Stroke Mimic Cases and Neurotoxicity


Associate Professor of Radiology Tehran University of Medical Science, Tehran, Iran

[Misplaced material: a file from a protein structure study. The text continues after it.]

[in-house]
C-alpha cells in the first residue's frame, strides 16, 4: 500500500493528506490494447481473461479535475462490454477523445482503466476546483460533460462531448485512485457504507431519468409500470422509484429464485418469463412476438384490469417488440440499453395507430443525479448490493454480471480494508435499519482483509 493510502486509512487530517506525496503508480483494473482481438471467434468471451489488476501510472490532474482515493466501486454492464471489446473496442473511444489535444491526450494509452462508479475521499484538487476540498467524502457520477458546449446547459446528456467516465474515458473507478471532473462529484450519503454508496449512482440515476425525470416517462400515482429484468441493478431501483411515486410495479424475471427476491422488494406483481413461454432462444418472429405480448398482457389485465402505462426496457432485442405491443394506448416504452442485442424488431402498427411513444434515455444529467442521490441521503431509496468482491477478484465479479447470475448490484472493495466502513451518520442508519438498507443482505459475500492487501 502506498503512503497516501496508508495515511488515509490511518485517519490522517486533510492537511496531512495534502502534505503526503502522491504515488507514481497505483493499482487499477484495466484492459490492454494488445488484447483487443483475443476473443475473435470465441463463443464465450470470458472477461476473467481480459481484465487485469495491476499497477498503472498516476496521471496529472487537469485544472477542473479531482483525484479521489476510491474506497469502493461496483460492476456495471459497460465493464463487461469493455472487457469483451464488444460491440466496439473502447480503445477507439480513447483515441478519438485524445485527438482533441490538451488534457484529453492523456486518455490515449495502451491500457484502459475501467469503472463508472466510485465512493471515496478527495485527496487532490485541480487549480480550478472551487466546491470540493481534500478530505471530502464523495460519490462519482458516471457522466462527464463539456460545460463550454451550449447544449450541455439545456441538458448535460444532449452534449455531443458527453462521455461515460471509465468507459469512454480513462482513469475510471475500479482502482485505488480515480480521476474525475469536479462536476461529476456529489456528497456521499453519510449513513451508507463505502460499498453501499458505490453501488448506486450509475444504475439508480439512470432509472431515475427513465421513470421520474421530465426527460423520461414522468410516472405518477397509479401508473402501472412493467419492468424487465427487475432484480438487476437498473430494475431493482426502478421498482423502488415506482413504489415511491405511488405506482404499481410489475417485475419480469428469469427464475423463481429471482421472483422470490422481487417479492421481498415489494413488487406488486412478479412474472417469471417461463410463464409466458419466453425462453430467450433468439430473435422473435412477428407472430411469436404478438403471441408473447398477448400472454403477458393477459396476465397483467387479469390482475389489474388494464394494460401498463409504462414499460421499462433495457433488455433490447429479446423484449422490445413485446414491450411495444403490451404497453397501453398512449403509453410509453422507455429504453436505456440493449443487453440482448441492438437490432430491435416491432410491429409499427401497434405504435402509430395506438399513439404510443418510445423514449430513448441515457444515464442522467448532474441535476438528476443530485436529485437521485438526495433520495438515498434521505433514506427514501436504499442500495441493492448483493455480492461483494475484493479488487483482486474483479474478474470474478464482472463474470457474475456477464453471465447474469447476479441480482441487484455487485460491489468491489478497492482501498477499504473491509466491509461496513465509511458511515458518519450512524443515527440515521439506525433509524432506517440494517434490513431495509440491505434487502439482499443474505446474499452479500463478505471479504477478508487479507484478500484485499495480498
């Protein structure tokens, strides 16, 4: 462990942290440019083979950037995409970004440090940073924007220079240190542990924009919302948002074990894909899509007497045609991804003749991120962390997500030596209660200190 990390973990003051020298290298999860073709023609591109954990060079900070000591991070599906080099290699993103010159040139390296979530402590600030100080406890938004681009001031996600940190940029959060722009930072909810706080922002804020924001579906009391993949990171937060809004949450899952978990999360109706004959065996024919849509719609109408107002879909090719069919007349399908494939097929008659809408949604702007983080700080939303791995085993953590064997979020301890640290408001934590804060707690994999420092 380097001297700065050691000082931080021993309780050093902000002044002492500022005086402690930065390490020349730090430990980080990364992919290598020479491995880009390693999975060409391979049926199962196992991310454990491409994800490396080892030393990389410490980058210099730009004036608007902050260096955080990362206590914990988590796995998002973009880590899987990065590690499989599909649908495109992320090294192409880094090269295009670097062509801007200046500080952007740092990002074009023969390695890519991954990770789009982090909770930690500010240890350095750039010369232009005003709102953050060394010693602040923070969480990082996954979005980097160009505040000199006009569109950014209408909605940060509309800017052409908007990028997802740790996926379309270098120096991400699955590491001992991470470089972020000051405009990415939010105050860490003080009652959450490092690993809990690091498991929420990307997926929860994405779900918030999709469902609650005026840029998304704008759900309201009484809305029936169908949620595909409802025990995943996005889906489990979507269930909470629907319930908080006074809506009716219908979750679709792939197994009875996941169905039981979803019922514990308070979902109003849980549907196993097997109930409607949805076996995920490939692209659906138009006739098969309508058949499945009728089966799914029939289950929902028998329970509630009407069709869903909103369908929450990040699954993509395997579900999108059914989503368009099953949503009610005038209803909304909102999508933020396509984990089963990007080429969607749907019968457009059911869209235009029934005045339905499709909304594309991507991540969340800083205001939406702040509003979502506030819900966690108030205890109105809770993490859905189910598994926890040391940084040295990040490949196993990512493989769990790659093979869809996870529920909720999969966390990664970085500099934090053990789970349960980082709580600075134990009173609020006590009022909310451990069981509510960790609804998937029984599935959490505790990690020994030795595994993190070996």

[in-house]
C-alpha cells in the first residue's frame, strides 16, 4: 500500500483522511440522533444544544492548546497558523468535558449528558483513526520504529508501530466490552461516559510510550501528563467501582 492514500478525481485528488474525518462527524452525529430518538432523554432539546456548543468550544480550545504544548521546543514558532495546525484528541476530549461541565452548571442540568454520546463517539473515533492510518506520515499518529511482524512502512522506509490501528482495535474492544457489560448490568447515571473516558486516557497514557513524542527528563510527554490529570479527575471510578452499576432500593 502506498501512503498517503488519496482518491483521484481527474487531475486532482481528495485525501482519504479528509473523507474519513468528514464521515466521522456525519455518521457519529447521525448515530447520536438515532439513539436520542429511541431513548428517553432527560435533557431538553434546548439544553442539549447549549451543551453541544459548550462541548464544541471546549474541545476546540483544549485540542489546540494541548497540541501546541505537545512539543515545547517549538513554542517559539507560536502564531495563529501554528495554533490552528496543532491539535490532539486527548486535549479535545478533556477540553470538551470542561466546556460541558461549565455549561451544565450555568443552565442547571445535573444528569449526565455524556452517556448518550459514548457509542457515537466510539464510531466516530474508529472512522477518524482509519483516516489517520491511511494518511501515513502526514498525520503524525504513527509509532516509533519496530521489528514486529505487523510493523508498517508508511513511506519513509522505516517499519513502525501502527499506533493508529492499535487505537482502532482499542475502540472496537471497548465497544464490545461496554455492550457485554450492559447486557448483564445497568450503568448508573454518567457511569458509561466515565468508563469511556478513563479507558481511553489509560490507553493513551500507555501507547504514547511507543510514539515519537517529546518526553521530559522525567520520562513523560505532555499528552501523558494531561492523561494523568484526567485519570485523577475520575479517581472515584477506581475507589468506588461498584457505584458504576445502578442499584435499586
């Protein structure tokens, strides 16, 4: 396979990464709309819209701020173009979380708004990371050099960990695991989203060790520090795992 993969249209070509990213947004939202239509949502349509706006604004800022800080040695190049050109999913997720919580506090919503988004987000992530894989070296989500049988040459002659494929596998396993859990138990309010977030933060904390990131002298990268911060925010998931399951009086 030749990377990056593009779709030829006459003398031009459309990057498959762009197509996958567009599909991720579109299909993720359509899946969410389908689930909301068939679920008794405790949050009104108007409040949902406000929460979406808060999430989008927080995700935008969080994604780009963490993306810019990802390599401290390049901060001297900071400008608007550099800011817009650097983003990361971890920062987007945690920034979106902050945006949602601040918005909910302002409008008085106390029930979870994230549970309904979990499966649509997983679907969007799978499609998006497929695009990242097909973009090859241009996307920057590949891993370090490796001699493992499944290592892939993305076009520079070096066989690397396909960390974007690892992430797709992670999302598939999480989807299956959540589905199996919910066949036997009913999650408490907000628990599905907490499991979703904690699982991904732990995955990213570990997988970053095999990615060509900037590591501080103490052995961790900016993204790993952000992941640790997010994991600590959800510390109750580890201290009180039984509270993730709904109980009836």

Mimics account for almost half of hospital admissions for suspected stroke. While many underlying conditions can be recognized rapidly bycareful assessment,asignificantproportion of patients still receive thrombolysis and admission to ICU with unnecessary costs. Accurate diagnosis is important and MRI is necessary if stroke mimics are suspected. Stroke mimics can broadly be classified into two categories, Medical mimics 50–80% of cases and Functional mimics. Conditions that mimic stroke include metabolic disorders such as hypoglycemia, hyperglycemia, hypernatremia, hyponatremia, uremia, metabolic encephalopathy, and hyperthyroidism. Moreover, migraine, seizure, psychological disorders, demyelinating diseases, intoxication and brain tumors may also mimic stroke. MRI is the best technique to identify stroke mimics. Diagnostic evaluation can be approached based on diffusion- weighted imaging (DWI), which can be abnormal or normal, followed by the results of other MRI sequences, such as T2-GRE and fluid- attenuated inversion recovery (FLAIR). Analysis of the signal intensity of the parenchyma, the intracranial arteries and, overall, of the veins, is crucial on T2-GRE, while anatomic distribution of the parenchymal lesions is essential on FLAIR. Among stroke mimics with abnormal DWI, T2- GRE demonstrates obvious abnormalities in case of intracerebral haemorrhage or cerebral amyloid angiopathy. FLAIR is very useful when DWI is positive by showing distribution of cerebral lesions in case of seizure (involving the hippocampus, pulvinar and cortex), in posterior reversible encephalopathy syndrome (PRES) or hypoglycaemia (bilateral lesions in the posterior limb of the internal capsules, corona radiata, striata splenium of the corpus callosum). Other real stroke mimics such as MELAS, brain tumour, demyelinating diseases and encephalitis can be diagnosed by MRI. Neurotoxicity should also be considered in patients with underlying diseases treating by chemotherapy presenting with acute neurologic symptoms.